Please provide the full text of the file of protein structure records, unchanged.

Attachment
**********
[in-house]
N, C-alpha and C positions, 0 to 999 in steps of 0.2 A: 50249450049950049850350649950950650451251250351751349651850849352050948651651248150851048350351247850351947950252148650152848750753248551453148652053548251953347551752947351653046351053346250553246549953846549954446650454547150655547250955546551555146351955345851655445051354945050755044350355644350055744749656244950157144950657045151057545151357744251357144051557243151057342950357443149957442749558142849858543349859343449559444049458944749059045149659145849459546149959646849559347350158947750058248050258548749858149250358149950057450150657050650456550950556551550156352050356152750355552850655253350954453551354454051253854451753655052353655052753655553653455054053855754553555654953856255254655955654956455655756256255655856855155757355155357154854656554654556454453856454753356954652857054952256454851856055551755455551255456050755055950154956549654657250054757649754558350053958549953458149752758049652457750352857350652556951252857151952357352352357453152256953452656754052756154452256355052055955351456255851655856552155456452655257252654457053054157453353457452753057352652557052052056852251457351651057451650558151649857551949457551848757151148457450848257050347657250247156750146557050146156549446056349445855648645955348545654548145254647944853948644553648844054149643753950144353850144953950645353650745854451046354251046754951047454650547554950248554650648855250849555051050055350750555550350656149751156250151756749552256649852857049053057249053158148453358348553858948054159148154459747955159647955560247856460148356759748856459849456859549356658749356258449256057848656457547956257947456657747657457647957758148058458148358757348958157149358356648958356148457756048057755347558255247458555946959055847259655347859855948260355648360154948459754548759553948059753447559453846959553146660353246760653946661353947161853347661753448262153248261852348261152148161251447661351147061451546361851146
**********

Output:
[in-house]
N, C-alpha and C positions, 0 to 999 in steps of 0.2 A: 50249450049950049850350649950950650451251250351751349651850849352050948651651248150851048350351247850351947950252148650152848750753248551453148652053548251953347551752947351653046351053346250553246549953846549954446650454547150655547250955546551555146351955345851655445051354945050755044350355644350055744749656244950157144950657045151057545151357744251357144051557243151057342950357443149957442749558142849858543349859343449559444049458944749059045149659145849459546149959646849559347350158947750058248050258548749858149250358149950057450150657050650456550950556551550156352050356152750355552850655253350954453551354454051253854451753655052353655052753655553653455054053855754553555654953856255254655955654956455655756256255655856855155757355155357154854656554654556454453856454753356954652857054952256454851856055551755455551255456050755055950154956549654657250054757649754558350053958549953458149752758049652457750352857350652556951252857151952357352352357453152256953452656754052756154452256355052055955351456255851655856552155456452655257252654457053054157453353457452753057352652557052052056852251457351651057451650558151649857551949457551848757151148457450848257050347657250247156750146557050146156549446056349445855648645955348545654548145254647944853948644553648844054149643753950144353850144953950645353650745854451046354251046754951047454650547554950248554650648855250849555051050055350750555550350656149751156250151756749552256649852857049053057249053158148453358348553858948054159148154459747955159647955560247856460148356759748856459849456859549356658749356258449256057848656457547956257947456657747657457647957758148058458148358757348958157149358356648958356148457756048057755347558255247458555946959055847259655347859855948260355648360154948459754548759553948059753447559453846959553146660353246760653946661353947161853347661753448262153248261852348261152148161251447661351147061451546361851146